• You should keep in mind that players in 9max games are generally more passive, whereas 6max palyers are far more aggressive.  So, for example you might have 6max players in the blinds who 3bet a lot, but in full-ring these guys often just call in the blinds.  You might also get more calling action in full-ring even when you open in EP.  You’ll have to get used to the differences.  You might have to open the pot a little more (like 3.5-5bb’s) in full-ring games to limit the callers.  This will take some adjustments and paying attention to the way the players play at whatever LIVE game you sit down at.
  • When you first sit down, take note of the bet sizings that elicit lots of calls, and the sizings that limit the field.  Make adjustments to your own bet sizing depending on the pre-flop outcomes you’re looking for.

Question 3 from Ken (9:35)

Hello Sky,
Thanks for agreeing to help me I really appreciate it!
On another note, I am a big fan of self-improvement books also. I read The One Thing and always had trouble adapting it to my busy life and even understanding how to do it. If you ever have time I would love to hear about your methods and success with it.
Again, thanks for your help and for the podcast. I think you have a great format and I am really enjoying and benefiting from it.
Best Regards, Ken
  • First off, if you don’t know what ‘The ONE Thing’ is, it’s a self-improvement book about focusing on the ONE thing every day that will push you closer to your goals than any other thing.  There are lots of areas of life where this can help you progress, and poker is just one area I use the lessons from ‘The ONE Thing’ in.  If you missed it, I did a podcast where I reviewed ‘The ONE Thing’.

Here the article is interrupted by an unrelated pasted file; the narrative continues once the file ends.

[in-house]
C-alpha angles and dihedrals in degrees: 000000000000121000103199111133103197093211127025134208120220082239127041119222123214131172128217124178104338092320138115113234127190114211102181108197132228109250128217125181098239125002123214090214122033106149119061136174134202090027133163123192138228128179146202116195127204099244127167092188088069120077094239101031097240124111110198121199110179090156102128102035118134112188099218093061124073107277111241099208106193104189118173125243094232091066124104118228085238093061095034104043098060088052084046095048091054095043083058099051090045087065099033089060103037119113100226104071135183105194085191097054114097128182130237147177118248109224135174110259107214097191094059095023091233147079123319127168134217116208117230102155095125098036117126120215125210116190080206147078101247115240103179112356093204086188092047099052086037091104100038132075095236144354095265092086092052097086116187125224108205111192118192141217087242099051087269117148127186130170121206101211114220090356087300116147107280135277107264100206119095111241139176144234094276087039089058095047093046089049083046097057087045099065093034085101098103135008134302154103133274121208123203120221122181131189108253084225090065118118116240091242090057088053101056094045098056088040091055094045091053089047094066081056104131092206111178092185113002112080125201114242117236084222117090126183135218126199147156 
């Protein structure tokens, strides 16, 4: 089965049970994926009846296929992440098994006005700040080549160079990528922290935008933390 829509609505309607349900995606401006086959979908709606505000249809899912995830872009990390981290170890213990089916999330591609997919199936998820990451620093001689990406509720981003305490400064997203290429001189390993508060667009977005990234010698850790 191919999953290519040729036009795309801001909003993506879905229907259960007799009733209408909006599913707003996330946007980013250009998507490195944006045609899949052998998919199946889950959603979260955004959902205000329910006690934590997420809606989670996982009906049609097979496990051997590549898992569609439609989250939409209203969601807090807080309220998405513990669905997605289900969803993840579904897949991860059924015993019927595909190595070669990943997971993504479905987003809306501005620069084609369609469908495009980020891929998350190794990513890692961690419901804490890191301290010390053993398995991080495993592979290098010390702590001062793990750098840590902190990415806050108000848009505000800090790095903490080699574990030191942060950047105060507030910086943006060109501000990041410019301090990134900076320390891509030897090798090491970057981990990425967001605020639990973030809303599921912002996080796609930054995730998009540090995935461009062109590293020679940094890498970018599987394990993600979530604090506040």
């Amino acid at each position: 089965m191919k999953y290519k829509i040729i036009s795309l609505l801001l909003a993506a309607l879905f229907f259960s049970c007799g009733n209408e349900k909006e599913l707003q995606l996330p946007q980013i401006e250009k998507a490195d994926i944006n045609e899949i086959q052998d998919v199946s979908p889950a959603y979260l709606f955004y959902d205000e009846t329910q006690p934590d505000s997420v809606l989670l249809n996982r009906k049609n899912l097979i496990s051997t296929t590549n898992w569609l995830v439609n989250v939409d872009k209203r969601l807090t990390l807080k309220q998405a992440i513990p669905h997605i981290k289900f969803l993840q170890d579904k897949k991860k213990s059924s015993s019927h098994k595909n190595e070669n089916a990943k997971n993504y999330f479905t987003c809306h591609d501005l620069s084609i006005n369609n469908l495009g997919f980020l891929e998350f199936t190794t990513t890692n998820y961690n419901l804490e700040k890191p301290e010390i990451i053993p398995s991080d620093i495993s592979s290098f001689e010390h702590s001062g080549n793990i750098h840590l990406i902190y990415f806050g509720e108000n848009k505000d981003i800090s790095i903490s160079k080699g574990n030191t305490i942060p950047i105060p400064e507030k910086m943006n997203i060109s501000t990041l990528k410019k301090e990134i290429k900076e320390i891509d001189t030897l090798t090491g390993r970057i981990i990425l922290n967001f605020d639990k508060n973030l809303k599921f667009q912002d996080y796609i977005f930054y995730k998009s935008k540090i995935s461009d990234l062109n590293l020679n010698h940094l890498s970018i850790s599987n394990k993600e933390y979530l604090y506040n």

• So, something that I’ve always struggled with is trying to do too many things at once, but not finishing any one of them.  This book helped me to get past this issue.  Sure, it still creeps up, but with consistent practice I’m getting better at getting stuff done.
  • The first thing you need to do is decide what you want in life.  I had decided I wanted to make my living in the poker world.  There were so many avenues for me to pursue.  But I decided to make my mark in the podcasting space.
  • So, my pursuit right now, my ONE Thing, is becoming the best poker podcaster I can be.
  • Also, I’ve got a big list of tasks that will make me a better poker podcaster and make my product better.  I’ve prioritized that list, and I’m working on one thing at a time, starting with the ONE thing that will make the biggest impact for me right now.  This is the Domino Effect that is discussed in the book.  You do the one thing that will make the most impact right now, and once completed it should make all other tasks easier or unnecessary.
  • So, to sum up the steps necessary to put the ONE Thing to use in your life:
  1. Decide what you want out of life
  2. Choose the avenue you’d like to pursue that can get you there
  3. Make a list of all the tasks that you need to accomplish on your way to success
  4. Put those tasks in order of most impactful to least impactful, considering that each one should build upon the last.
  5. Break up each of those tasks into doable steps
  6. Get started on step one

Up Next…

In podcast #70, I discuss going to the WSOP, give you some LIVE tourney tips and discuss some of the lessons I learned from playing in this year’s Colossus II.

Until next time, study smart, play much and make your next session the best one yet.

Sky Matsuhashi